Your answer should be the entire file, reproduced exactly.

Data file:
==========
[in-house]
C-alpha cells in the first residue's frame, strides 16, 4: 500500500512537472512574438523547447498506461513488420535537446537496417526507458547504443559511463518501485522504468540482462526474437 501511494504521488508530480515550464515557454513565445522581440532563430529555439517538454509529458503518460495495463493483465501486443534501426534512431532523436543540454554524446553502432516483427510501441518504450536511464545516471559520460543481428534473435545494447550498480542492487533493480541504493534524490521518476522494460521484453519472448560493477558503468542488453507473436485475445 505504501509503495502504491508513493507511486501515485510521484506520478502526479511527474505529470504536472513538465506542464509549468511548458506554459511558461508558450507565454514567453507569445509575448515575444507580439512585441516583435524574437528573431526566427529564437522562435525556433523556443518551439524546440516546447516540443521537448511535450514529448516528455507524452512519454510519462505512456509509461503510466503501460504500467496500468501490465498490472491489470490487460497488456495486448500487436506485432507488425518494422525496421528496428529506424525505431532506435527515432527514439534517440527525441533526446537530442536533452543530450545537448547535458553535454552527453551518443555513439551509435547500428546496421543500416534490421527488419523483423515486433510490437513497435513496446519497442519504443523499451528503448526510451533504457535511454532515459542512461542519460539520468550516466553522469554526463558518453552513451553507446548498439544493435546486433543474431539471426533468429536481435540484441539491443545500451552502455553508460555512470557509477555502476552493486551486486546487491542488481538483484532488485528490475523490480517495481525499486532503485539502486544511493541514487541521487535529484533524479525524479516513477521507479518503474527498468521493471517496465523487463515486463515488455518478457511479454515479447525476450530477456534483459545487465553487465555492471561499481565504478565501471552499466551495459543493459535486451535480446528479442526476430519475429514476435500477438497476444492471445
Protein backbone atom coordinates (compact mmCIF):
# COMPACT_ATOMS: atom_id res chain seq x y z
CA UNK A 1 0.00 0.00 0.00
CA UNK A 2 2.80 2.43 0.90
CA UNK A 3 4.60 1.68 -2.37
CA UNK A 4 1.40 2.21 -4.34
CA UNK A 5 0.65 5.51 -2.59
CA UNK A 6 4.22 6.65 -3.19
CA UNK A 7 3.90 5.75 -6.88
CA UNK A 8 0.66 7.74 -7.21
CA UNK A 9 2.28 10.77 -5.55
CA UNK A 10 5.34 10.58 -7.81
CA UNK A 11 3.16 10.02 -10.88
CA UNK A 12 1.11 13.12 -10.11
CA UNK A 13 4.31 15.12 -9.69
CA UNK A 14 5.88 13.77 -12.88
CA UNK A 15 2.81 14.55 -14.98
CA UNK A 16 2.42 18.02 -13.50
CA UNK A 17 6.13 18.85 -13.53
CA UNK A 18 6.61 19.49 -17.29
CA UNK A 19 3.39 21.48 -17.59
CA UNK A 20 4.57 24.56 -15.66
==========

[in-house]
C-alpha cells in the first residue's frame, strides 16, 4: 500500500512537472512574438523547447498506461513488420535537446537496417526507458547504443559511463518501485522504468540482462526474437 501511494504521488508530480515550464515557454513565445522581440532563430529555439517538454509529458503518460495495463493483465501486443534501426534512431532523436543540454554524446553502432516483427510501441518504450536511464545516471559520460543481428534473435545494447550498480542492487533493480541504493534524490521518476522494460521484453519472448560493477558503468542488453507473436485475445 505504501509503495502504491508513493507511486501515485510521484506520478502526479511527474505529470504536472513538465506542464509549468511548458506554459511558461508558450507565454514567453507569445509575448515575444507580439512585441516583435524574437528573431526566427529564437522562435525556433523556443518551439524546440516546447516540443521537448511535450514529448516528455507524452512519454510519462505512456509509461503510466503501460504500467496500468501490465498490472491489470490487460497488456495486448500487436506485432507488425518494422525496421528496428529506424525505431532506435527515432527514439534517440527525441533526446537530442536533452543530450545537448547535458553535454552527453551518443555513439551509435547500428546496421543500416534490421527488419523483423515486433510490437513497435513496446519497442519504443523499451528503448526510451533504457535511454532515459542512461542519460539520468550516466553522469554526463558518453552513451553507446548498439544493435546486433543474431539471426533468429536481435540484441539491443545500451552502455553508460555512470557509477555502476552493486551486486546487491542488481538483484532488485528490475523490480517495481525499486532503485539502486544511493541514487541521487535529484533524479525524479516513477521507479518503474527498468521493471517496465523487463515486463515488455518478457511479454515479447525476450530477456534483459545487465553487465555492471561499481565504478565501471552499466551495459543493459535486451535480446528479442526476430519475429514476435500477438497476444492471445
Protein backbone atom coordinates (compact mmCIF):
# COMPACT_ATOMS: atom_id res chain seq x y z
CA UNK A 1 0.00 0.00 0.00
CA UNK A 2 2.80 2.43 0.90
CA UNK A 3 4.60 1.68 -2.37
CA UNK A 4 1.40 2.21 -4.34
CA UNK A 5 0.65 5.51 -2.59
CA UNK A 6 4.22 6.65 -3.19
CA UNK A 7 3.90 5.75 -6.88
CA UNK A 8 0.66 7.74 -7.21
CA UNK A 9 2.28 10.77 -5.55
CA UNK A 10 5.34 10.58 -7.81
CA UNK A 11 3.16 10.02 -10.88
CA UNK A 12 1.11 13.12 -10.11
CA UNK A 13 4.31 15.12 -9.69
CA UNK A 14 5.88 13.77 -12.88
CA UNK A 15 2.81 14.55 -14.98
CA UNK A 16 2.42 18.02 -13.50
CA UNK A 17 6.13 18.85 -13.53
CA UNK A 18 6.61 19.49 -17.29
CA UNK A 19 3.39 21.48 -17.59
CA UNK A 20 4.57 24.56 -15.66